Pagoda DogwoodCornus alternifolia
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Outdoor Growing zone
Full Sun, Partial Sun, Shade
If you live in colder areas you may think that the flowering dogwood is out of reach, but it has a less well-known brother which lives in the northern woods and brings its own special beauty to cold regions. Hardy even into Canada, the Pagoda Dogwood has an elegant grace, with its wide, outstretched branches growing almost horizontally into levels that ascent to the crown, giving the characteristic shape that its name suggests.
• Hardy to minus 40 degrees
• Perfect small tree for wooded and shady gardens
• Beautiful white flowers in spring
• Elegant and unique ‘pagoda’ form
• Red, purple and yellow fall display
The Pagoda Dogwood is a little-known tree that can bring real grace to cold gardens. With its large white flowers in spring, followed by clusters of black berries loved by birds, this native tree is ideal for small gardens, shady places and natural plantings. For something special in your garden, this is the tree to choose.
Planning your garden is a lot of fun and there is always so much to choose from – whether you are looking for vibrant flowering shrubs, fruit trees, things to attract wildlife or something that will bring a burst of vibrant color to your landscape come fall. If you are fortunate enough to have the space needed for a large tree, then it would be a shame not to utilize it. So often we focus on the space immediately around us and forget we can extend our planting into the air above us, providing privacy in overlooked spaces too.
There are multitudinous reasons for introducing larger trees onto your property and the right tree will bring you drama and interest while also providing food for a wide range of wildlife – not to mention the much appreciated shelter that is to be found among the branches. The Pagoda Dogwood is such an example with its very unique shape and delicate fragrant flowers.
The Pagoda Dogwood is native to eastern North America with a range covering Newfoundland, southern Manitoba and Minnesota then south to northern Florida and Mississippi. Their preference for moist, well drained soil means they are found along the edges of forests and swamps, and are also common in mature forests beneath the canopy of larger deciduous trees. This ability to grow in the shade of other plants makes them ideal for shady spots in the garden, as they do not require full sun all day (even the very young trees as can often be the case).
The Pagoda Dogwood will thrive in moist shady areas that many worry about filling with something spectacular. This is not an enormous tree and will not overshadow the rest of your garden; it has been known to reach 30 feet but is more often found at around 25 feet when fully mature, with a spread that can be almost as wide – so it is a good idea to take that into consideration when choosing what to plant beside it. To truly appreciate the horizontal growth this plant displays it is best to give it the room to do so.
Quite aside from the splendor of this tree’s form when seen from a distance, the foliage itself is highly ornamental with the ovate leaves growing alternately around the stem; each is deeply marked with veins that resemble a feather. A rich matte green with pale underside adds to the overall texture of the tree and this two tone look is one that really comes to life in a breeze. Late spring sees clusters of tiny, creamy white flowers with upward reaching stamens – the sort of flowers you want to reach out and touch – develop on the upper-side of the horizontal branches, accenting the unusual nature of Pagoda Dogwood. Highly scented, these are very attractive to bees and butterflies.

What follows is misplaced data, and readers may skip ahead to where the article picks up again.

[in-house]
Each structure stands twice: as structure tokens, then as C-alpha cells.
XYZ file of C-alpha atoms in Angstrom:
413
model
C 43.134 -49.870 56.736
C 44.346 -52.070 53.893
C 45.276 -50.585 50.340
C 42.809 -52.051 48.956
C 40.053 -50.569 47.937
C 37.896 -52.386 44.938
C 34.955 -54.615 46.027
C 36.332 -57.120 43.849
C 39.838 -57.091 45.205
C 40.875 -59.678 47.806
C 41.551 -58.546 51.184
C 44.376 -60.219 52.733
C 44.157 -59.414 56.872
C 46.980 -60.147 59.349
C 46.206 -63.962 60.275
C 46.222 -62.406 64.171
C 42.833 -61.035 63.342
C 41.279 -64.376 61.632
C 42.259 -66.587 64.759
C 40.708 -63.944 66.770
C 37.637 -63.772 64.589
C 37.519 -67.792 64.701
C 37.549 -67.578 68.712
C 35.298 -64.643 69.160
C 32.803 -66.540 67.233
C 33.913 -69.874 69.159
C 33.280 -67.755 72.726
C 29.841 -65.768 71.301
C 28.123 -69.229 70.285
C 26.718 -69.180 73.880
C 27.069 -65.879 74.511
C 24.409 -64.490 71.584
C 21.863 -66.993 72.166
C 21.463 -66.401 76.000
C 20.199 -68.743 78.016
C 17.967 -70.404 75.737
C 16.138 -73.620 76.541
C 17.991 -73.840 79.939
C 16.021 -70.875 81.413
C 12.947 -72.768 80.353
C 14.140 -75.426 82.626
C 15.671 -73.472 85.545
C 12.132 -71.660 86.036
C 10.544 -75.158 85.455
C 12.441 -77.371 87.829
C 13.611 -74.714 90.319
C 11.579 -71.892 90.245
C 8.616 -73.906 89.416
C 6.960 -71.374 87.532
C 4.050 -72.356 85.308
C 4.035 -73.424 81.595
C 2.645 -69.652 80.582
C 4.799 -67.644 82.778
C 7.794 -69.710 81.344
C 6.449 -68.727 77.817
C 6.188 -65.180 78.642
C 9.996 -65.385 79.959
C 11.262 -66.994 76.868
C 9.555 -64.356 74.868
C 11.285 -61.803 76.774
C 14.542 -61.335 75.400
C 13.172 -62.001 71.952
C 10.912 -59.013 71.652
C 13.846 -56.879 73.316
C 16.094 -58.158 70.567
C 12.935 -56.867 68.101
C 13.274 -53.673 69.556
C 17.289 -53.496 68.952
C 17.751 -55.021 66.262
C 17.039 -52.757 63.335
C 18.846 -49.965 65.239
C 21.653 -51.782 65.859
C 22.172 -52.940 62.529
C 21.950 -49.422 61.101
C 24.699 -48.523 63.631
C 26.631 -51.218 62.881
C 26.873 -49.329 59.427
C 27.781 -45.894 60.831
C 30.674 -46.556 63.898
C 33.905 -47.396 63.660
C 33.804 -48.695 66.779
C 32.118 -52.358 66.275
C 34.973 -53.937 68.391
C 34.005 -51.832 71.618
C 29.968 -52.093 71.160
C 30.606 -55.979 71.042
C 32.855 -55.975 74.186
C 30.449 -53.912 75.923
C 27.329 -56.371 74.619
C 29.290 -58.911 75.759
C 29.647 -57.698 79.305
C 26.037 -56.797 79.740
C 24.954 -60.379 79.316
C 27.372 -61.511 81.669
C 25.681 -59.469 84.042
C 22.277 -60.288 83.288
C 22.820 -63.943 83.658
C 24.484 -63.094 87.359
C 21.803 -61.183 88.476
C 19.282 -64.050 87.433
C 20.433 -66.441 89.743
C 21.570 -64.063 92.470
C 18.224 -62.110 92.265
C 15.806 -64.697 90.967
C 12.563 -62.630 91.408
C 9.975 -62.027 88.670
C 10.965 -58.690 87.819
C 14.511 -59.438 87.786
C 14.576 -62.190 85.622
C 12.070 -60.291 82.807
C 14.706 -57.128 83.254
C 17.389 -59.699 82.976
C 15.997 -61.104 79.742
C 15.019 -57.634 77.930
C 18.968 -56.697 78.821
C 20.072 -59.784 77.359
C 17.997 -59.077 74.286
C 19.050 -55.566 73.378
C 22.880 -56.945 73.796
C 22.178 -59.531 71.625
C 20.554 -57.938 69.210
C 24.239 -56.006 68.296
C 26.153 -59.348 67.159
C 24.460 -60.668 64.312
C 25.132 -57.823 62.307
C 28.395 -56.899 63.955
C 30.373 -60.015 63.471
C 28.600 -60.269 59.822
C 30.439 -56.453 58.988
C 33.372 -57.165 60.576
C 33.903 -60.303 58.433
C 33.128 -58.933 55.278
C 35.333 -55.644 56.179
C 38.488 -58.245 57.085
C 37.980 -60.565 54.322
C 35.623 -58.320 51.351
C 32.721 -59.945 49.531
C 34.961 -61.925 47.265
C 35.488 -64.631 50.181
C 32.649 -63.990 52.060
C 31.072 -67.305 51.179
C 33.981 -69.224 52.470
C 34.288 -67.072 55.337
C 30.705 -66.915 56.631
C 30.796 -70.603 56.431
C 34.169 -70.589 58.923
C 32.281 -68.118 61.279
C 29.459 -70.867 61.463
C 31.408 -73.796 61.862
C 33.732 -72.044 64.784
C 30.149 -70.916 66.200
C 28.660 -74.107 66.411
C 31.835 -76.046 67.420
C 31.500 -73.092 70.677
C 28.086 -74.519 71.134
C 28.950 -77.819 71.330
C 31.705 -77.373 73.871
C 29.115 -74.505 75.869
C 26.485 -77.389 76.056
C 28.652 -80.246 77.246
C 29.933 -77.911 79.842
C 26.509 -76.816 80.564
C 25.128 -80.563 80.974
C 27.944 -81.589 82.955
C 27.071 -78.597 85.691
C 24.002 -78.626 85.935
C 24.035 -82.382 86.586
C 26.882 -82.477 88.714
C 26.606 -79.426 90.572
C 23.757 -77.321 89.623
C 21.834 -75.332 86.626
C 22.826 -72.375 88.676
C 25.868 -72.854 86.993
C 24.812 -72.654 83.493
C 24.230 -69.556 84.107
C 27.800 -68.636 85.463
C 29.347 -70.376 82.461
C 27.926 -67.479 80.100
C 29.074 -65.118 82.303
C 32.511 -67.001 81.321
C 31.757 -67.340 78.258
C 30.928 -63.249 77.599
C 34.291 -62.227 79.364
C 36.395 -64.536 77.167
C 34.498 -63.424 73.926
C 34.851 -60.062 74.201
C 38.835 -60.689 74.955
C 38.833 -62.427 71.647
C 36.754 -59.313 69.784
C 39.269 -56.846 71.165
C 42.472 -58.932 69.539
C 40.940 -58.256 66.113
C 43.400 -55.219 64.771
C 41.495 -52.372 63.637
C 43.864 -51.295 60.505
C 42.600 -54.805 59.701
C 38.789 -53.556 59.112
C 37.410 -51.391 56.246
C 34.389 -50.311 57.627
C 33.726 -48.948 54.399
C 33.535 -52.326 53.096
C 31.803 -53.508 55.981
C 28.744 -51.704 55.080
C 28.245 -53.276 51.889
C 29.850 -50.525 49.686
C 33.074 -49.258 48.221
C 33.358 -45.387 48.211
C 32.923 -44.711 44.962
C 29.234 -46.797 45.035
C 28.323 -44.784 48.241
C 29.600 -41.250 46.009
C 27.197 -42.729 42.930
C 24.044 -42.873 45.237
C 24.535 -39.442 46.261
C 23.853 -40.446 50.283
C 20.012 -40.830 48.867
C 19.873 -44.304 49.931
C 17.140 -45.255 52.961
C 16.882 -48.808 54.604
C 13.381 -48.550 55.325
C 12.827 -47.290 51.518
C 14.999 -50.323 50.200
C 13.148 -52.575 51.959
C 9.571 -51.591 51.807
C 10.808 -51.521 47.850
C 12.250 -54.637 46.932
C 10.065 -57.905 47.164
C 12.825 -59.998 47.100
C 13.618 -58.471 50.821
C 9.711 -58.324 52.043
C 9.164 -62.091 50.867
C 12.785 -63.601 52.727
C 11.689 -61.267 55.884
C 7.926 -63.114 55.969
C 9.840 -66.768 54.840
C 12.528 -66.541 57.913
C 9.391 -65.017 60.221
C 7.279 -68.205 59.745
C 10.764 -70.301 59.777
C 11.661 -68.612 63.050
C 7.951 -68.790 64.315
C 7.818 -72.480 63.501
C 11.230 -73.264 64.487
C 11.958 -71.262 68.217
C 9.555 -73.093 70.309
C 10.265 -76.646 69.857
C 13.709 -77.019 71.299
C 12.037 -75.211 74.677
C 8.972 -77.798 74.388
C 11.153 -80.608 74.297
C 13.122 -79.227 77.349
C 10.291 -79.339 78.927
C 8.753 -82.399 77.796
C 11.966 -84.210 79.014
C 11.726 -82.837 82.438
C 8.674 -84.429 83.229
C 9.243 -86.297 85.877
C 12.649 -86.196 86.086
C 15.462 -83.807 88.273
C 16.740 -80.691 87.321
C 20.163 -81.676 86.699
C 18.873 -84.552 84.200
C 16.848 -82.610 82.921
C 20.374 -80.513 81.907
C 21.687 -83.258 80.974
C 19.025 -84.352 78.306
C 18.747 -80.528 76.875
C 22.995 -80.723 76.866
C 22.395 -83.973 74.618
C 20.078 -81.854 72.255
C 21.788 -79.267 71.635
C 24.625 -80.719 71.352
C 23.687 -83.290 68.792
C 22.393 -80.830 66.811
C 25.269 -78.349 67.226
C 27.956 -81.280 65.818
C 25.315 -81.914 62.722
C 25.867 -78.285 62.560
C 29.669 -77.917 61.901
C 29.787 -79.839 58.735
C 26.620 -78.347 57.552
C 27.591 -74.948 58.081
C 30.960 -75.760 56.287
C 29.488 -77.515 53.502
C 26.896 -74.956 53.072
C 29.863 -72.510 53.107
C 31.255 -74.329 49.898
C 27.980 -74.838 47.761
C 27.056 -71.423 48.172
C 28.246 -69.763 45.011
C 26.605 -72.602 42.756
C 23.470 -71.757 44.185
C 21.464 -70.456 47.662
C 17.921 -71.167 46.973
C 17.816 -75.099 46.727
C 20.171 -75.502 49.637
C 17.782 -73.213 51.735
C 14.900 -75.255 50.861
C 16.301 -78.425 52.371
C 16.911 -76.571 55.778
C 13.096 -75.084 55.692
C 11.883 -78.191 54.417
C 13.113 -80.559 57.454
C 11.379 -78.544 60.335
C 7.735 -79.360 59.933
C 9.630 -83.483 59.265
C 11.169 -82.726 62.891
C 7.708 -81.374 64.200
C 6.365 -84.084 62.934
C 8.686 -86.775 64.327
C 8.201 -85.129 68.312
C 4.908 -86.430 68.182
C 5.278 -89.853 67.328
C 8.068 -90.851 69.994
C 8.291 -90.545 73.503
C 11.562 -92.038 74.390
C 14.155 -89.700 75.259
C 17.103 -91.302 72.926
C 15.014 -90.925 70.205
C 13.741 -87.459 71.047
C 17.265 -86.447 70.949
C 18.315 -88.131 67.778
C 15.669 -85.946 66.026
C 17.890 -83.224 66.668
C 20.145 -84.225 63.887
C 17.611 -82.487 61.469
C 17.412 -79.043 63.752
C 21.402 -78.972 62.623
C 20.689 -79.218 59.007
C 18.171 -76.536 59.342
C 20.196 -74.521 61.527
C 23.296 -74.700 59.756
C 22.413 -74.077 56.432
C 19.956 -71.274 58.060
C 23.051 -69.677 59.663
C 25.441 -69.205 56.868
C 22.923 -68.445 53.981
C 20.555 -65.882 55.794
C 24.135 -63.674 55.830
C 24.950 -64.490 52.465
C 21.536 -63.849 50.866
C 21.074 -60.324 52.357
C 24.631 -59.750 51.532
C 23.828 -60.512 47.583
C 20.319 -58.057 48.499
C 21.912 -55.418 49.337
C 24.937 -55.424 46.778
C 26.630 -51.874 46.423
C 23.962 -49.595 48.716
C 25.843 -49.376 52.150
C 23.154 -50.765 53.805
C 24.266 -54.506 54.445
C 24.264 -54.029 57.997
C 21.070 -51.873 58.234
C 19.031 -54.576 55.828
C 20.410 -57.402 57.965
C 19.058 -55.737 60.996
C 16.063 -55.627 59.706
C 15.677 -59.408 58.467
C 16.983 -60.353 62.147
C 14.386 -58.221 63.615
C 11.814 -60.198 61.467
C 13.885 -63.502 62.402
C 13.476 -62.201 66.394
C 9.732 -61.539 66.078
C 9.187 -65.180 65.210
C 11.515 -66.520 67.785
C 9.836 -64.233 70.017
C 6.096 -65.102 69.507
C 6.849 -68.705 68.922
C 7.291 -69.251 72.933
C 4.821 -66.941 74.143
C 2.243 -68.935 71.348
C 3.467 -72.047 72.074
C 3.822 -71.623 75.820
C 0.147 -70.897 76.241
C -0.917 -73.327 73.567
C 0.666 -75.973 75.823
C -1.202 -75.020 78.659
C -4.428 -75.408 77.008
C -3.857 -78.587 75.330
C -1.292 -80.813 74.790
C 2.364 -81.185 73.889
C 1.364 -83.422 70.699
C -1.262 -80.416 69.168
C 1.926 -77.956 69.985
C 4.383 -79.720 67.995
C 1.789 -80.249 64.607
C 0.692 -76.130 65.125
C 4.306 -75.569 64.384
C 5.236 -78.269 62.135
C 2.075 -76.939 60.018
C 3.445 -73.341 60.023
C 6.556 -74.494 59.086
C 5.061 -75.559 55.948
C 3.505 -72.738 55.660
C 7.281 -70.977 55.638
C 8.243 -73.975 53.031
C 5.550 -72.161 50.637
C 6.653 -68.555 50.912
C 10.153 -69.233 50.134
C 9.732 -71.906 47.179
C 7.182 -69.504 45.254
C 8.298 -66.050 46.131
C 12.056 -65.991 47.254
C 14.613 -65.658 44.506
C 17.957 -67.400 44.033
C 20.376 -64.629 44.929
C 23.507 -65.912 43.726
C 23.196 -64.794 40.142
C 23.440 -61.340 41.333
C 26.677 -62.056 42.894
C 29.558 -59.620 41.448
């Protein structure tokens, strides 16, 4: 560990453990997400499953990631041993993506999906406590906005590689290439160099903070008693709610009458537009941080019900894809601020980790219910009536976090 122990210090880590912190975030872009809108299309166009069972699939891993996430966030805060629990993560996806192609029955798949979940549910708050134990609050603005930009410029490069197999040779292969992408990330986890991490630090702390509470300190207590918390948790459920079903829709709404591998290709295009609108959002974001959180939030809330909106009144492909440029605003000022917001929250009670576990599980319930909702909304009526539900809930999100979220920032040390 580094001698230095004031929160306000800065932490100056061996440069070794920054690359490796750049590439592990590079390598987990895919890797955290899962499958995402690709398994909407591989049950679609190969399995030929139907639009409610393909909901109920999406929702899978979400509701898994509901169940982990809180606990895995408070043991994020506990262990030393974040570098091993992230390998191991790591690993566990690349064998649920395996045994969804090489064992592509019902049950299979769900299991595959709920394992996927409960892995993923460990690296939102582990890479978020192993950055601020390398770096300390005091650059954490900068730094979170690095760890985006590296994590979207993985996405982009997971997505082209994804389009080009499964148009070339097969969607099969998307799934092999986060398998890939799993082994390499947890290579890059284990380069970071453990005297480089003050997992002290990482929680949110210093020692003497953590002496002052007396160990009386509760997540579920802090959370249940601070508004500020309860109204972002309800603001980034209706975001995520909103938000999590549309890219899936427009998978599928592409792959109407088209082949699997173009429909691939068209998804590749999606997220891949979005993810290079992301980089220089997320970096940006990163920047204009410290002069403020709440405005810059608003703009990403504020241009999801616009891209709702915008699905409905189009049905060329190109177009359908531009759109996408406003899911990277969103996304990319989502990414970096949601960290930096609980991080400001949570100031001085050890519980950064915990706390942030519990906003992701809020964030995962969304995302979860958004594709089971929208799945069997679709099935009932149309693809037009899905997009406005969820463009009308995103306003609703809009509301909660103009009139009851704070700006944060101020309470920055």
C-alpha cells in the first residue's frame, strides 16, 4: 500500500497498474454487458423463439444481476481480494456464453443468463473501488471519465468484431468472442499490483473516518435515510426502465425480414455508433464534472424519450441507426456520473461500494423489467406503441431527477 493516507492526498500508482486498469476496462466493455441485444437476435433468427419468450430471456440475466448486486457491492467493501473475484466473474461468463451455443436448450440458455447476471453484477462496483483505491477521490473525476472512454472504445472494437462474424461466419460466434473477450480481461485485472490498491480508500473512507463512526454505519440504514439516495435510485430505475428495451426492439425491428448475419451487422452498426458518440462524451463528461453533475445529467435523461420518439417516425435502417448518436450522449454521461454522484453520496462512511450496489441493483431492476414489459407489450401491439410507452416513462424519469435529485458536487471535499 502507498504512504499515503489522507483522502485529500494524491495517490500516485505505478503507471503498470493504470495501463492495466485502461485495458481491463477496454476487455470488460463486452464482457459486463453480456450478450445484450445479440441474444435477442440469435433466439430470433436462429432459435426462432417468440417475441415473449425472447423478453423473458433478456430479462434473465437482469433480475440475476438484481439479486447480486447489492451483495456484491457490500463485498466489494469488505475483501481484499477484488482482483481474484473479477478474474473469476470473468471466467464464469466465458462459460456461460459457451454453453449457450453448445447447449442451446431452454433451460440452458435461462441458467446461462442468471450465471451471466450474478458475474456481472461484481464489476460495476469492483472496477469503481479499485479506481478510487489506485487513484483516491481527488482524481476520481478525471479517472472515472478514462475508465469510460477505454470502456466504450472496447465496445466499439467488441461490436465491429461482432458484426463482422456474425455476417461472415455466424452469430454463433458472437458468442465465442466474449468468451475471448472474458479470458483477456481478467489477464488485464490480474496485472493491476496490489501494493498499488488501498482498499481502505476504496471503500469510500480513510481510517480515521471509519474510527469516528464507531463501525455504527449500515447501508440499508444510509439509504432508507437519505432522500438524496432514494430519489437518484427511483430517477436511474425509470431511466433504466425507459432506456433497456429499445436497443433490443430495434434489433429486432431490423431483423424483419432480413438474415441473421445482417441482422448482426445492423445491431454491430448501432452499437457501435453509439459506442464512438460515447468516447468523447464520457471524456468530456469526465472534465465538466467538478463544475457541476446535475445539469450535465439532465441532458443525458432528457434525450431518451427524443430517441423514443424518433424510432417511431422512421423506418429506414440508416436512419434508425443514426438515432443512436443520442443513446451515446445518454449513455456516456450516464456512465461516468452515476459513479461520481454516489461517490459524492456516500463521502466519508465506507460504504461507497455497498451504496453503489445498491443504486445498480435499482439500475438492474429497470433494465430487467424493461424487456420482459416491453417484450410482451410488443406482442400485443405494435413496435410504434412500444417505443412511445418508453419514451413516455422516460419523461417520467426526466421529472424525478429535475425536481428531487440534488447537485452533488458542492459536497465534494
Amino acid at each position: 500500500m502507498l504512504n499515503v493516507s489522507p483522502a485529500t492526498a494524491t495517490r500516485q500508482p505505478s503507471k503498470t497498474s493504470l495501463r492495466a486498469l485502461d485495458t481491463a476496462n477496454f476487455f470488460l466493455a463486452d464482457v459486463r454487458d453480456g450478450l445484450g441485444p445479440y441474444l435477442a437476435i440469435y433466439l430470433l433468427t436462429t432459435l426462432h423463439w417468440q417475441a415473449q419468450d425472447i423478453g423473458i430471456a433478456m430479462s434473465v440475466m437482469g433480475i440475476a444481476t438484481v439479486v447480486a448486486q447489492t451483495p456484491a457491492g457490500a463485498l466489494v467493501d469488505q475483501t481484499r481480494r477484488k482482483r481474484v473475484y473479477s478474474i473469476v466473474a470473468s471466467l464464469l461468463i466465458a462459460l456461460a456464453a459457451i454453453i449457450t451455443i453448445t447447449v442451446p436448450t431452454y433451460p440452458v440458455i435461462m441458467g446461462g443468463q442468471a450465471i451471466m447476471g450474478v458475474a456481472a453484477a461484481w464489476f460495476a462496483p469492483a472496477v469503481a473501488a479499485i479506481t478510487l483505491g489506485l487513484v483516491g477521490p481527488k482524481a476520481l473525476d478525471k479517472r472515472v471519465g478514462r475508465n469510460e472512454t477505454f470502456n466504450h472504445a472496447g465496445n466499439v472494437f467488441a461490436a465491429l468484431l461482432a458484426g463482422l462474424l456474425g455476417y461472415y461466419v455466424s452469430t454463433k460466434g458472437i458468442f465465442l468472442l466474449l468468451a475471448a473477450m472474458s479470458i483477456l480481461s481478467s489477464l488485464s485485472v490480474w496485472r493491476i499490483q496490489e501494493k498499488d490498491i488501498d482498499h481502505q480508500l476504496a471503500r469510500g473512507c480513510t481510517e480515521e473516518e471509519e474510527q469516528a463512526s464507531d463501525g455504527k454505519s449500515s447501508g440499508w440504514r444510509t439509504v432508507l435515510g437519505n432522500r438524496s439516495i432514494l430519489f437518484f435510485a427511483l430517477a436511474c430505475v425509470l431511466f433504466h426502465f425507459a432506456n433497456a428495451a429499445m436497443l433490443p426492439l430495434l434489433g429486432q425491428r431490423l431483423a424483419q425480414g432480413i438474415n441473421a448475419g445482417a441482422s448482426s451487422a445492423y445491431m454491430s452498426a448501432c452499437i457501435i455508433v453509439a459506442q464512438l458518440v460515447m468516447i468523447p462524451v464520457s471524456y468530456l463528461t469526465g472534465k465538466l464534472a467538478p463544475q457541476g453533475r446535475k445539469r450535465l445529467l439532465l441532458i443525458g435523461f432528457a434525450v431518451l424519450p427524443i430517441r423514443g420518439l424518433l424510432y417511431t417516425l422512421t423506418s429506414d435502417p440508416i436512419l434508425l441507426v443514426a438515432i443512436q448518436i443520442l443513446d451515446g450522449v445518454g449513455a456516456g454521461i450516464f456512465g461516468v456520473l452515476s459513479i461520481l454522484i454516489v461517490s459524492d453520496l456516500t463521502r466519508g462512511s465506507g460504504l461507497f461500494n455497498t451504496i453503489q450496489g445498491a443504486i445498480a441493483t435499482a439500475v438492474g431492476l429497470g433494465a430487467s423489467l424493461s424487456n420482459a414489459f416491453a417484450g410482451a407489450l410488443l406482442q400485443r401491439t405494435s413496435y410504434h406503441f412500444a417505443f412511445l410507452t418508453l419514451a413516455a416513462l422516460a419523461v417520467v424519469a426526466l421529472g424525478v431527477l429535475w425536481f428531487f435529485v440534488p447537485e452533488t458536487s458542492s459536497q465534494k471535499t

At the end of summer these beautiful flowers will be replaced with a great many black berries that, although are not edible for us, are very appealing to a wide range of birds and mammals. One of these is the black bear, probably something worth thinking about if you are already near a stomping ground for these animals. The annual swansong of this tree can be extremely dramatic, with fall bringing deep purples and burgundies interspersed with reds and lemon yellows. A lovely farewell to that year and leaving you with much to look forward to in the next.
This is not a demanding tree and can sometimes reach its full height as early as 10 years old, but will certainly be there by 20 years. Without interference it will become bushy over time; if, however, you desire a standard look then the new growth can be pruned from the lower trunk to encourage top growth. If you wish you can also thin intermediary branches in order to maximize the impact of its natural shape.
As the Dogwood is found along swamp borders and near the bottom of deep canyons this is a plant that likes moisture, so do not be afraid of putting in a wet (but well-drained) area as it will thank you in the long run. It is unfussed by the alkalinity or acidity of the soil and is quite content with loam, sand or clay; it does not even much mind whether it is exposed to the wind or not.
The Pagoda Dogwood is a highly decorative tree that provides texture and interest that is difficult to match, especially when in full flower. Not only will it bring a real touch of uniqueness to your landscape, it will attract many different birds that will use it as both shelter and food. So a win-win situation that just cannot be refused.